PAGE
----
First US wind farm crewboat christened

The first U.S.-flag offshore wind energy service vessel was christened Friday at Quonset Point, R.I., in a step that puts Rhode Island at the head of a nascent East Coast wind energy industry.

“What better way to celebrate Earth Day than with … the first of its kind vessel in Rhode Island,” Gov. Gina Raimondo said at a dockside ceremony with operators Atlantic Wind Transfers at their North Kingston, R.I., terminal.

The 70’6”x24’x4’ Atlantic Pioneer is the first U.S.-built crew transfer vessel (CTV) engineered specifically to service offshore wind turbines.

The $4 million aluminum catamaran will enter service in May, carrying workers and up to 15 tons of equipment at service speeds of 24 to 25 knots out to the 30-megawatt Deepwater Wind LLC power project now under construction off Block Island.

Built by Blount Boats, Warren, R.I., the 70’6”x24’x4’ vessel is propelled with Hamilton waterjets powered by a pair of Tier III MAN V-12-1200CR engines, turning 1,200 hp at 2,100 rpm. Blount built the boat under license from South Boat IOW, a British boat builder and primary supplier to the European wind industry.

“It can do a spring speed of 30 knots. It could actually fill an Olympic swimming pool in 10 seconds,” said Charles Donadio, president of Atlantic Wind Transfers. Built around the need to transport up to 16 technicians in safety and comfort offshore, the boats is also certified to carry up to 47 passengers in mild conditions, so it can be used for tours of the Block Island project, he said.

“It performs very well. It’s an upgrade to the boats we use in the U.K., with bigger engines and drives,” said T.J. Bailey with SeaCat Services who has been training crew. “The result is brilliant, actually.”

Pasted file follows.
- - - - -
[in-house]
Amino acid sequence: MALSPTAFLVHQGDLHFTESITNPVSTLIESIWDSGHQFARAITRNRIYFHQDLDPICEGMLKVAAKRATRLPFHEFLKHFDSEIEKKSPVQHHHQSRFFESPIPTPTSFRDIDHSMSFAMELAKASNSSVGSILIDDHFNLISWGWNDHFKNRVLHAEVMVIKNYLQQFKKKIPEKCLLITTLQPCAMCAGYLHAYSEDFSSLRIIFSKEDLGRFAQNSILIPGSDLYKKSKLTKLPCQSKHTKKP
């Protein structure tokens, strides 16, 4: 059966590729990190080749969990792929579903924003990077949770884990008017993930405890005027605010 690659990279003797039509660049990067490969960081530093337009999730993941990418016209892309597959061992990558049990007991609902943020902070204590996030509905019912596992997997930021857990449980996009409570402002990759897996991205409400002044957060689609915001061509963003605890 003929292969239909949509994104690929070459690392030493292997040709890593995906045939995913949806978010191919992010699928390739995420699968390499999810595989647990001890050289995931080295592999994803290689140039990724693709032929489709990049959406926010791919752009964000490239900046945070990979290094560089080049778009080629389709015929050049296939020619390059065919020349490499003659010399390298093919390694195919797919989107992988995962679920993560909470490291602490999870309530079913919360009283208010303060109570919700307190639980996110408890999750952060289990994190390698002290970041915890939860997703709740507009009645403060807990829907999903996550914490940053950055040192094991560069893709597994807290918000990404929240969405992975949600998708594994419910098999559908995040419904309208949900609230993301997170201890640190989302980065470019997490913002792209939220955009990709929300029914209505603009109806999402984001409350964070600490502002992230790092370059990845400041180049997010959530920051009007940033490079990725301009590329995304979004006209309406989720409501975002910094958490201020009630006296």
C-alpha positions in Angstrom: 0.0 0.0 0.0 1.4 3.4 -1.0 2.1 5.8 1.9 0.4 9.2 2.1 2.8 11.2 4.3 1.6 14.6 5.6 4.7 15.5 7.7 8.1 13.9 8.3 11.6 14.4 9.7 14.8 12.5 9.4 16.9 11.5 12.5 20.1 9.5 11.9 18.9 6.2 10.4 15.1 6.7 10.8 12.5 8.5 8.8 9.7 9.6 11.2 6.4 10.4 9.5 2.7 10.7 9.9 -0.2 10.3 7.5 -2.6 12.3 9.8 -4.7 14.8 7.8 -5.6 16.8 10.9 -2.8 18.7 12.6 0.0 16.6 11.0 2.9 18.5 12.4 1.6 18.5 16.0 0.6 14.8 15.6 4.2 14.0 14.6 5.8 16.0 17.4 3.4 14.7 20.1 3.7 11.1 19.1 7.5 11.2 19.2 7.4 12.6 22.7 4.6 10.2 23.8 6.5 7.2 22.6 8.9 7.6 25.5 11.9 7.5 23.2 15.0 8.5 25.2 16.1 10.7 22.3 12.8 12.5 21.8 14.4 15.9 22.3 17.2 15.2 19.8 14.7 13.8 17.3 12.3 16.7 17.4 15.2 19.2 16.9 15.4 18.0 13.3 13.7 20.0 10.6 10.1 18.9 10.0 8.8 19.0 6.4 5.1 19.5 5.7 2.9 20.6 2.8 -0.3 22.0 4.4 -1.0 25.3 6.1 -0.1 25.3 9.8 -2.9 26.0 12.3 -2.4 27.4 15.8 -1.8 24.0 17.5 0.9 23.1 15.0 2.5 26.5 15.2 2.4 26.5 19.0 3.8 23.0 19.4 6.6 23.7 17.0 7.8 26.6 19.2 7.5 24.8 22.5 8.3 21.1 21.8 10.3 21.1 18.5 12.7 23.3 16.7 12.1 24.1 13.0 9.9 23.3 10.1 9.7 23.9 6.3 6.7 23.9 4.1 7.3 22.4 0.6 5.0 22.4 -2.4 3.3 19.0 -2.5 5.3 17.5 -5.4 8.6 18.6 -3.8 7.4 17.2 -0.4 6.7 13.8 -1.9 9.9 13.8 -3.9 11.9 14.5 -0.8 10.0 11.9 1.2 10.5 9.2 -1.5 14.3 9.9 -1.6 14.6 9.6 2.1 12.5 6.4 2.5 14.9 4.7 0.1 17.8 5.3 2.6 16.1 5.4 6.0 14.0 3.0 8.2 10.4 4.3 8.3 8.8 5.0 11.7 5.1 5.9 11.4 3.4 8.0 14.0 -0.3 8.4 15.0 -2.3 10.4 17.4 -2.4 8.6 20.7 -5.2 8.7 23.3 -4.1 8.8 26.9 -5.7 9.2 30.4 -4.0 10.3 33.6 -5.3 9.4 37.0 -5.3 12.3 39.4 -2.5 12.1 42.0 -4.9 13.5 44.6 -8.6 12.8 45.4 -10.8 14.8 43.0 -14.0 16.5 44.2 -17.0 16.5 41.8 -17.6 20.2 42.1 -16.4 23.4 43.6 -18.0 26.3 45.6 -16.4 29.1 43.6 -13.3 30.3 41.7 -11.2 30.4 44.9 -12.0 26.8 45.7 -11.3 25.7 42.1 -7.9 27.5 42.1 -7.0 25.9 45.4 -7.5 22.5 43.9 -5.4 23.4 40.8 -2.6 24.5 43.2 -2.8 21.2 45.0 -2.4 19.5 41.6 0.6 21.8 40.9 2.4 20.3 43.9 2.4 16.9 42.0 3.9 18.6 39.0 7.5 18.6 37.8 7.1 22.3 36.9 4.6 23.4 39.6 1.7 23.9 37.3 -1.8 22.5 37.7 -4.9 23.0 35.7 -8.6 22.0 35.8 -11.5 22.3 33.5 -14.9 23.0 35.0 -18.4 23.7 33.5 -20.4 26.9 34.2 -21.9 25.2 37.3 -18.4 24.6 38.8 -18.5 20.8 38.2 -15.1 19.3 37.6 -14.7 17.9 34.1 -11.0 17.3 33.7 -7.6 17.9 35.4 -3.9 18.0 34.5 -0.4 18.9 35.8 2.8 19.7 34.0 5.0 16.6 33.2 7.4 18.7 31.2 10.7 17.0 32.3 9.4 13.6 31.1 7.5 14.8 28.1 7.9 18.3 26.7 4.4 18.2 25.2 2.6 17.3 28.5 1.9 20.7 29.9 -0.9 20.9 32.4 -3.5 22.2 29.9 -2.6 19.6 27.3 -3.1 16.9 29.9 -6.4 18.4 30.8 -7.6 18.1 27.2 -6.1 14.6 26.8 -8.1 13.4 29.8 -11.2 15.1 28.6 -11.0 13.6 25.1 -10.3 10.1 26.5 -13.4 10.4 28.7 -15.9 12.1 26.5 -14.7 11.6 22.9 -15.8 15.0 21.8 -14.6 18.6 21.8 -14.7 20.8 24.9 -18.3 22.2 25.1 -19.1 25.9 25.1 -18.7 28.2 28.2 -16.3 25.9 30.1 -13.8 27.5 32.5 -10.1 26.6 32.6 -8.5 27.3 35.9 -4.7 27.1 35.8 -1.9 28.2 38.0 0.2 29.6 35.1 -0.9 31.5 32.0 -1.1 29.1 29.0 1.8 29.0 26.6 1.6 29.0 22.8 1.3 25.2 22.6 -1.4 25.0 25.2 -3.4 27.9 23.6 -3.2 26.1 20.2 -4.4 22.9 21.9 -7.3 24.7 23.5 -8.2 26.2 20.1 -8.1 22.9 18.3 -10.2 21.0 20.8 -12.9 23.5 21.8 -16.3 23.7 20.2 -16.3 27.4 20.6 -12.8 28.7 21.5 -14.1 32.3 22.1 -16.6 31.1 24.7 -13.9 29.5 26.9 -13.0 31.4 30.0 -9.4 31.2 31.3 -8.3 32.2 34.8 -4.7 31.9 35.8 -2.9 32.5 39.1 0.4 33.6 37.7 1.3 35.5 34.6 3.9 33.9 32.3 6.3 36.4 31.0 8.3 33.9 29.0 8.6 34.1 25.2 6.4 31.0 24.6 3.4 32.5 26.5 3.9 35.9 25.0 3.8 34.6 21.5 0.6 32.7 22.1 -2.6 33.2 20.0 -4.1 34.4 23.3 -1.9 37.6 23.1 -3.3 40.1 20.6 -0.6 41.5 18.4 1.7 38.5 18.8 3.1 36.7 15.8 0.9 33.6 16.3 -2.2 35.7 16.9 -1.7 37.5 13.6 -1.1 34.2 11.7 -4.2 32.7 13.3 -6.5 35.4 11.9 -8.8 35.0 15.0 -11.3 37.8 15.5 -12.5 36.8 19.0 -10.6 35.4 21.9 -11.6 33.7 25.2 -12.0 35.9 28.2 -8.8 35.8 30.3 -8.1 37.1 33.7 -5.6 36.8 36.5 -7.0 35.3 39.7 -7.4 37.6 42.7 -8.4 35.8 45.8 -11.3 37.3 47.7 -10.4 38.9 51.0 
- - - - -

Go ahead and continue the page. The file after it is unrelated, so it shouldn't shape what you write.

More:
In the pilothouse the captain sits in a centered console with joystick controls, facing a suite of Furuno radars and instrumentation.

“It’s very agile. The jets are a little overpowered, so it’s very easy to maneuver around the turbines,” said vessel captain Chris Anderson.

The crew transfer part is accomplished with a unique fendering system designed for the European industry. The black rubber heats through friction upon contact with the base of a turbine tower, effectively gripping the structure while technicians and equipment disembark.

“You bump up to make contact, then put some horsepower into it,” explained Luther H. Blount III, Blount’s director of engineering. “The energy translates to heat and adhesion.”

IMTRA Corp., New Bedford, Mass., supplied Decca straight-line wipers that clear 90% of the wheelhouse windows, and lighting, including a Colorlight CL20 halogen dual-lamp searchlight. Able to rotate through a full 360° on two axes, it can which illuminate all parts of the 570’ high turbines from directly underneath. On deck and below, light emitting diode lamps by IMTRA illuminate safer and more comfortable working environments for crew. In the engine room, LED engine room lamps provide bright, cool white light for easier engine inspection and maintenance easier. Walkways are illuminated by F25 lights and cockpit spreaders throw light across the decks.

The 21-meter vessel is the midsize in South Boat’s lineup of wind farm CTVs.

Blount CEO Marcia Blount said her company is poised to build more boats as needed for other, bigger East Coast wind ventures, as the Bureau of Ocean Energy Management makes wind leases available.

After the five Block Island turbines are complete, the Atlantic Pioneer will serve in operations and maintenance support. Atlantic Wind Transfers, a subsidiary of Rhode Island Fast Ferry Inc., has a 20-year service agreement with Deepwater Wind. “This is a service vessel,” said Deepwater president and CEO Jeff Grybowski. “That means this wind farm is tangible.”

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Ashley Herriman

Ashley Herriman is WorkBoat's online editor.

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